Once the Gazette is published, you will be officially recognized by your new name, and the changes can be reflected in your public and private documents.

Why Choose Us?

  • - Expert Guidance: Our knowledgeable lawyers will lead you through the entire process.
  • - Efficient Service: We handle all the paperwork and legal requirements, saving you time and effort.
  • - Affordable Solutions: We offer competitive pricing for our comprehensive name change services.

Ready to Change Your Name?

To have your Deed Poll drafted, commissioned, registered, and having it fully gazette, visit our offices or  CONTACT US and Let KALCONS make your name change process seamless and stress-free.

Embrace your new identity with confidence, knowing that we are here to support you every step of the way!

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How to Register Your Business Name in Uganda Hassle-Free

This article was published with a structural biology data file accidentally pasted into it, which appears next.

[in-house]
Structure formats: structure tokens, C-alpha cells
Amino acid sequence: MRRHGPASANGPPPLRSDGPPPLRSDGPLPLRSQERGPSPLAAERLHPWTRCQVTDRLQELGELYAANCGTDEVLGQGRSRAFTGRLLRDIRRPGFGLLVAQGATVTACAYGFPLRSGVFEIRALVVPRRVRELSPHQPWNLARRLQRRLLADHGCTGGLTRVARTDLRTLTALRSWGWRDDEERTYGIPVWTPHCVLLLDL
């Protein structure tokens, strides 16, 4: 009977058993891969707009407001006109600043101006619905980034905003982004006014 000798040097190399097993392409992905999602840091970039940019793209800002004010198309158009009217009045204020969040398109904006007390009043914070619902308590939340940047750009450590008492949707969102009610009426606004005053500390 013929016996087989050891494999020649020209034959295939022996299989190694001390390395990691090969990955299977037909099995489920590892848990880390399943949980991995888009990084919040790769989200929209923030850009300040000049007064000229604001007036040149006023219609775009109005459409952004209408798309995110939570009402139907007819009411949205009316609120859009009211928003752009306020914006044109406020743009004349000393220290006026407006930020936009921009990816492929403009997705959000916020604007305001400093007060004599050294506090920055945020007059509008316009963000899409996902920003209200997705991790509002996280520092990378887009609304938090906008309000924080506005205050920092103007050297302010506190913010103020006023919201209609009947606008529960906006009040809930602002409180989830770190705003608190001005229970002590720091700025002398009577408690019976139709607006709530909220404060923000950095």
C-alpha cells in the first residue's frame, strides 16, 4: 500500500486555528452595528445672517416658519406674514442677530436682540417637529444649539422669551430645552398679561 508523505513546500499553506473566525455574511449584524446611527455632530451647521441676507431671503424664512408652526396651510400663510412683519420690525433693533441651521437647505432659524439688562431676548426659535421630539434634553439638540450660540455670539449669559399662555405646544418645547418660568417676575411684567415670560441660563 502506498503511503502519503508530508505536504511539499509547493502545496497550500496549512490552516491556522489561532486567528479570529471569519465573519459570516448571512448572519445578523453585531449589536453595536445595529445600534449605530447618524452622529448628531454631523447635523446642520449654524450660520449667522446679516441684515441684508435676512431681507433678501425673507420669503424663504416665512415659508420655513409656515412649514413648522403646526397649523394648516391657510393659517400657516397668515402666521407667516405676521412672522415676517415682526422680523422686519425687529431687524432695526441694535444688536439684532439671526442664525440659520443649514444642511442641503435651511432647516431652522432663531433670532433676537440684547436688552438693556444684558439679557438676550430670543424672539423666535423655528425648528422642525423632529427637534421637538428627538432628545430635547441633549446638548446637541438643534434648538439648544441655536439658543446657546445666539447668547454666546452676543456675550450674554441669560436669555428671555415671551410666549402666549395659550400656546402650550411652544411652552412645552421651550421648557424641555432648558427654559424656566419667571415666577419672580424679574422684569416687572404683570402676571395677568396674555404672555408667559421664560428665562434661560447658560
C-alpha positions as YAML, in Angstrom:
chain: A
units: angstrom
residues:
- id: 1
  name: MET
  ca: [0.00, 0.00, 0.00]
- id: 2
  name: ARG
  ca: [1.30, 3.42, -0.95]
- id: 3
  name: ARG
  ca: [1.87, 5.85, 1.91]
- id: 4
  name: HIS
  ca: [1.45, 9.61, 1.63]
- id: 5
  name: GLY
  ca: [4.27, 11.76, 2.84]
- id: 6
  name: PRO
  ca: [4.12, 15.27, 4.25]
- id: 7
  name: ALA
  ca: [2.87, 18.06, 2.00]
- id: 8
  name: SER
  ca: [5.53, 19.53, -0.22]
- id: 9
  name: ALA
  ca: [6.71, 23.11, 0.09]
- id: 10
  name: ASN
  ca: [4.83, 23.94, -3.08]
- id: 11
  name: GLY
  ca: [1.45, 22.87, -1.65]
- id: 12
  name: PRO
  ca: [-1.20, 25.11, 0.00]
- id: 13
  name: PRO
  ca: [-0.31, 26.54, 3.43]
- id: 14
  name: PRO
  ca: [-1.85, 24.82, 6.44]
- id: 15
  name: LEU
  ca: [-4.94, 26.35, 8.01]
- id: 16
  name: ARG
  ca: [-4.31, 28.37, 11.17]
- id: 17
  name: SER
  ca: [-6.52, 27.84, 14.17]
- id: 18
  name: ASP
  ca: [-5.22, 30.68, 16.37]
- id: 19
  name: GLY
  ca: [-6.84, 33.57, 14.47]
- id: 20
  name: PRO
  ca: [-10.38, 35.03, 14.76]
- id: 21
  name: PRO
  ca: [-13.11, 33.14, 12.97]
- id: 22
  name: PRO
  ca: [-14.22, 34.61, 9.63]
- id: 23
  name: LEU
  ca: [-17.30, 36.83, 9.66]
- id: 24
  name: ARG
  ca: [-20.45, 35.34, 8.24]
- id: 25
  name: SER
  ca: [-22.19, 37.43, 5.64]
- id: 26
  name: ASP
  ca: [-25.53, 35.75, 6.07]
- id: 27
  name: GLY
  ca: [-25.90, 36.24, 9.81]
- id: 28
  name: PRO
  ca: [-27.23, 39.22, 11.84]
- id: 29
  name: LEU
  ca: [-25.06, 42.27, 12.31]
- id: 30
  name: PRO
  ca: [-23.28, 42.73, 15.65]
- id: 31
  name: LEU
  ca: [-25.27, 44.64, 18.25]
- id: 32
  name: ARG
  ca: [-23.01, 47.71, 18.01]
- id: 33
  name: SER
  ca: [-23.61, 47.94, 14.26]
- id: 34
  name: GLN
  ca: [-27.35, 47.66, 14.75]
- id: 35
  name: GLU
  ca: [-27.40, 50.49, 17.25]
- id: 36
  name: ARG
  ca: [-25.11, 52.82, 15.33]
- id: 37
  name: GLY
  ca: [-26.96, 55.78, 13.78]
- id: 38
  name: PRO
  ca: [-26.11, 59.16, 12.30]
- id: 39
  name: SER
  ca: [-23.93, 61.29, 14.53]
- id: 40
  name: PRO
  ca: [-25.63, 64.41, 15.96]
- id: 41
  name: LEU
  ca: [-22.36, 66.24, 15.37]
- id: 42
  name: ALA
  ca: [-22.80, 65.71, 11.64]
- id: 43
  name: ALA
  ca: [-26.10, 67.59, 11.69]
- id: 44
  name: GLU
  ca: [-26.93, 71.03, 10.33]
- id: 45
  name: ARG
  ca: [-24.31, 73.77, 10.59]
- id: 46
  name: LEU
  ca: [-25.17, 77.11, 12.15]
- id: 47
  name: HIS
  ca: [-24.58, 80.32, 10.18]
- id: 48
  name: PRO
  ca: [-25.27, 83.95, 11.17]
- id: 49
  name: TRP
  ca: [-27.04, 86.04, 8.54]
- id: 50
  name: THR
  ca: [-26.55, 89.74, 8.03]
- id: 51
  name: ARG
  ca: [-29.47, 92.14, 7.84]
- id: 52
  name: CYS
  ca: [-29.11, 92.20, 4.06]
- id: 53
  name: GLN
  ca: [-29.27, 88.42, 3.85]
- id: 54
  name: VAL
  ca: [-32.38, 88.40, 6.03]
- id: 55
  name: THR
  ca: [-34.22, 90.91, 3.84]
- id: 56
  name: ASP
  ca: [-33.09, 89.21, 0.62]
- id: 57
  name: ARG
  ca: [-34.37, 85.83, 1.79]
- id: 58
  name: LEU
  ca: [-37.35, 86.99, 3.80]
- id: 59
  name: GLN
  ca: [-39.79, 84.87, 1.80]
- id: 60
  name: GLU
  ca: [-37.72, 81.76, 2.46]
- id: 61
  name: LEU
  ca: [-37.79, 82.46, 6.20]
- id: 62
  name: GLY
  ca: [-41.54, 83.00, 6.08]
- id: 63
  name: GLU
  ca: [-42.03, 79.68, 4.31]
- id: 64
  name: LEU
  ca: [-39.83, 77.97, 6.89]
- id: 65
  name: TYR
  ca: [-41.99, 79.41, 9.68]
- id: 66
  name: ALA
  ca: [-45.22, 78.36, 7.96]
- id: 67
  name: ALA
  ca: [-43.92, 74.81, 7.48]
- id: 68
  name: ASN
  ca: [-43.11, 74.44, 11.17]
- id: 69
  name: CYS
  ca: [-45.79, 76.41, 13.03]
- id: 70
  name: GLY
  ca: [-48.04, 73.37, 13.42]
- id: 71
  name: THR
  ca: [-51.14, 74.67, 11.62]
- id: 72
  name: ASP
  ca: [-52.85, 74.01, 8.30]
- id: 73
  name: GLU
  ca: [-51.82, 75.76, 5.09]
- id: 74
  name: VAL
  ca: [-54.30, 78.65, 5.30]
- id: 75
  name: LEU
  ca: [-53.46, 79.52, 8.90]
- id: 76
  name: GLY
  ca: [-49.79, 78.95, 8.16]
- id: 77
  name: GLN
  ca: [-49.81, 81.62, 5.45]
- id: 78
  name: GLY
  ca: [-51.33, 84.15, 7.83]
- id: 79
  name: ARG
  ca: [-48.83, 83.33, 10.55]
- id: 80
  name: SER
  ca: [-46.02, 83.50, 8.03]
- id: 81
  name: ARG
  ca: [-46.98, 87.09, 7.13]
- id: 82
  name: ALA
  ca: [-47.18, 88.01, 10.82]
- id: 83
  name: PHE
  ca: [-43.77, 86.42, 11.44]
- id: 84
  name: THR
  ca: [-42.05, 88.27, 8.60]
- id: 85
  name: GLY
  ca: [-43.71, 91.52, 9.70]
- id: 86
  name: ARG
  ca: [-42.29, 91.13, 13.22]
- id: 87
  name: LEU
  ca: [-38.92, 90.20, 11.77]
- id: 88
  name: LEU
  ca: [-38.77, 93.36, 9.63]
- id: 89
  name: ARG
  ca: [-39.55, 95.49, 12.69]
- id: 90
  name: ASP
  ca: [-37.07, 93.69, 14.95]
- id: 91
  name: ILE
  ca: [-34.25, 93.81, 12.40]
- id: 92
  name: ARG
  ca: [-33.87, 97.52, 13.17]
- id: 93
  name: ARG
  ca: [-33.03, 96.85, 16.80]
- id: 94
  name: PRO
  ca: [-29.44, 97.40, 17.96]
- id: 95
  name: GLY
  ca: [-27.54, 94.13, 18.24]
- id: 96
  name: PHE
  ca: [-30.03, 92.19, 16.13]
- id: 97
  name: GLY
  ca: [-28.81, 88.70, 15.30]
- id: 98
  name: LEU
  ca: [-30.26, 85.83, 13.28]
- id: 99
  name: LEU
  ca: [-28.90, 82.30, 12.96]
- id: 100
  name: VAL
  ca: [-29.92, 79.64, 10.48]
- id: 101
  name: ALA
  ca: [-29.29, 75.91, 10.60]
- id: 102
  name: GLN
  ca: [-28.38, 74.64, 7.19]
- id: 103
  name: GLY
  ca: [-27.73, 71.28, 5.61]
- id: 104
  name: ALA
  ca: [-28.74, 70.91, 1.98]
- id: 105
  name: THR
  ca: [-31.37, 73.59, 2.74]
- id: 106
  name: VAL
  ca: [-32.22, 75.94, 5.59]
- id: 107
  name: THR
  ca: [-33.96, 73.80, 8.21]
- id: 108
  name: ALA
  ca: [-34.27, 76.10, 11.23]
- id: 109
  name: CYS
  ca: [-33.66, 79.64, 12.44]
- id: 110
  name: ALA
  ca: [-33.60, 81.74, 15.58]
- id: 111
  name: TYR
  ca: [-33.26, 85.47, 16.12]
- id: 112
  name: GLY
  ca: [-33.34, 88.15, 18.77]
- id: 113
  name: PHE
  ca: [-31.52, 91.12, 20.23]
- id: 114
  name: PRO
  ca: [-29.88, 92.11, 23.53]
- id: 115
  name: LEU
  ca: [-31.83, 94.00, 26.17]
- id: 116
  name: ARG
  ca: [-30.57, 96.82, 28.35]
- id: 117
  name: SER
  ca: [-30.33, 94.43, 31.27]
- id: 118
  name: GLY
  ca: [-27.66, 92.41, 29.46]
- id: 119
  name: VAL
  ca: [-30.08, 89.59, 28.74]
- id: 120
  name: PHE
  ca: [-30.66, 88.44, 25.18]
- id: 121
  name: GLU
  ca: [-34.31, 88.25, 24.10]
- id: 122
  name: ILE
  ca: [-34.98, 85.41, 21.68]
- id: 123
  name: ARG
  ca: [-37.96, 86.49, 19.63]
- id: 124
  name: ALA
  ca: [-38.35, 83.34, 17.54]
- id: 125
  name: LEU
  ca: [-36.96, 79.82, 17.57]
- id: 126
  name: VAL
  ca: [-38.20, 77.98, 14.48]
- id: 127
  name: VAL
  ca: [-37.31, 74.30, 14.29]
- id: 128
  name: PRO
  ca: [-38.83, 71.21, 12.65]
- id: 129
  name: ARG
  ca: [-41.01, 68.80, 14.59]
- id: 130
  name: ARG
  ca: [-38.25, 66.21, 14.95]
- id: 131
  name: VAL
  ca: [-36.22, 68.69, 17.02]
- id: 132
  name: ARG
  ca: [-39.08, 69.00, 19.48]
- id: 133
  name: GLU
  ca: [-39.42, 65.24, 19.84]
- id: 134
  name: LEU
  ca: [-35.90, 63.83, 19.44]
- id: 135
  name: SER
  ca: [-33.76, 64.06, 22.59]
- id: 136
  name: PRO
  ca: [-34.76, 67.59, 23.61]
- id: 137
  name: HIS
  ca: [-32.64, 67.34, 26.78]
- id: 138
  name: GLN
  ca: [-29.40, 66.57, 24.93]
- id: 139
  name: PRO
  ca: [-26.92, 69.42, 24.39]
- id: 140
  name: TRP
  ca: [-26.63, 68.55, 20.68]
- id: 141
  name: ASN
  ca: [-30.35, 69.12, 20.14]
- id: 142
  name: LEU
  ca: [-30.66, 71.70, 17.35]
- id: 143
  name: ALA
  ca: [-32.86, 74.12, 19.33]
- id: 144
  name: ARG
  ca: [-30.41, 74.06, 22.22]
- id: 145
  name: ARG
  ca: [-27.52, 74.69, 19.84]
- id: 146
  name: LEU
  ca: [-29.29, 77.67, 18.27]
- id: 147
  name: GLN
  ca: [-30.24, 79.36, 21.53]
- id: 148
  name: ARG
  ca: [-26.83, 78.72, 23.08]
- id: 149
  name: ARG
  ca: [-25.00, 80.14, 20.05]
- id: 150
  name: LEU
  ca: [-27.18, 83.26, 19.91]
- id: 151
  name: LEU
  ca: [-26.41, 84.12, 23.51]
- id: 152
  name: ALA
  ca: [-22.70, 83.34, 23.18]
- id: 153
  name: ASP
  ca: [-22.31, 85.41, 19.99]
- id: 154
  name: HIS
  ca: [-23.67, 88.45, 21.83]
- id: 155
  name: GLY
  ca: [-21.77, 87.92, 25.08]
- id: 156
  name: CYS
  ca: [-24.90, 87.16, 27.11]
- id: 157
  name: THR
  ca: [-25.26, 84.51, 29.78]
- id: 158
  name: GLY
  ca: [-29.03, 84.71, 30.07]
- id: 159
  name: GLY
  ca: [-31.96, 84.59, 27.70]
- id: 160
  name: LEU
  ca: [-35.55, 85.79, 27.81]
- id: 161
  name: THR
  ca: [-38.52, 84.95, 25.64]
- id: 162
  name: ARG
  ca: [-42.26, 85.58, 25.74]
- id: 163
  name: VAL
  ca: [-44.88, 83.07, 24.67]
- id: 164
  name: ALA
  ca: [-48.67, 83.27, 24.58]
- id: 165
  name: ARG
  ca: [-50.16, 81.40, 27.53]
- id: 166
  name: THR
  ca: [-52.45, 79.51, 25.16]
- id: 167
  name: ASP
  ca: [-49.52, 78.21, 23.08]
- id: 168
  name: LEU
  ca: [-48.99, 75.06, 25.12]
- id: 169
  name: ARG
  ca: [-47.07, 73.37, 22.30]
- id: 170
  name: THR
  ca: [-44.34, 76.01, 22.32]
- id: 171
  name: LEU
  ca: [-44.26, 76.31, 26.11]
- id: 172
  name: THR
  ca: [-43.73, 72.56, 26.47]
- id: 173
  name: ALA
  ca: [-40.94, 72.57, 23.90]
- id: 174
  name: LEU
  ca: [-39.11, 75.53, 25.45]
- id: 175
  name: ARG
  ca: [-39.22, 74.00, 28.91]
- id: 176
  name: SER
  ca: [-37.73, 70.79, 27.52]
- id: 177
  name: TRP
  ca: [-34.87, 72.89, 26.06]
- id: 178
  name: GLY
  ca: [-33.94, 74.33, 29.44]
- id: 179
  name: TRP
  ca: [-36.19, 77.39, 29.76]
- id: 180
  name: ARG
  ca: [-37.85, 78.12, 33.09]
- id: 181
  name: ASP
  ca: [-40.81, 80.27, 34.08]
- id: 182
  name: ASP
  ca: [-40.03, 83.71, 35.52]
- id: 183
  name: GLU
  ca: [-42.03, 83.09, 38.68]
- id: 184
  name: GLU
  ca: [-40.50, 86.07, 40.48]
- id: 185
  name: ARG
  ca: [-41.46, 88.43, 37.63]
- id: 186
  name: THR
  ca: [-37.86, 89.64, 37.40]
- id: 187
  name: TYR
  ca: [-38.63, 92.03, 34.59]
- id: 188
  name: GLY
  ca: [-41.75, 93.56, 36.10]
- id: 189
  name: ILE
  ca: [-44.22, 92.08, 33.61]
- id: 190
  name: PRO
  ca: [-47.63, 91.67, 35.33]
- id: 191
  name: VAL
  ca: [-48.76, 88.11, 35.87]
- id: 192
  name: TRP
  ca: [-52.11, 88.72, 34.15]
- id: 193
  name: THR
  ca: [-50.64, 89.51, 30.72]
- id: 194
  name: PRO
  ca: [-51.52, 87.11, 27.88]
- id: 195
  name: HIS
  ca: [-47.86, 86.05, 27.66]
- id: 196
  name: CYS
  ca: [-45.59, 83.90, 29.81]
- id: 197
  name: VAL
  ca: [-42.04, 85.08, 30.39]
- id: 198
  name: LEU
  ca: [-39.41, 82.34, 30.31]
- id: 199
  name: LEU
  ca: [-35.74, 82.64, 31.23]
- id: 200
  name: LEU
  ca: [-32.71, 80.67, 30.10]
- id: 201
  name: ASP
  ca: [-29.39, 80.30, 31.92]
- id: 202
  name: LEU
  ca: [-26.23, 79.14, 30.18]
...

How to Register Your Business Name in Uganda Hassle-Free

Make Your Business Registration Hassle-Free with Our Expert Services, 

Take the Stress Out of Business Name Registration

At KALCONS, we understand that setting up a business can be a daunting task, especially when it comes to legal requirements. That's why we're here to handle all the hard work for you, ensuring a smooth and efficient process so you can focus on what you do best – running your business.

What is a Business Name?

A business name is the name or style under which your business operates, whether as a partnership or otherwise. Unlike a company, which is a separate legal entity with its own identity in law, a business name is simply a name you use to represent yourself or your services in trade.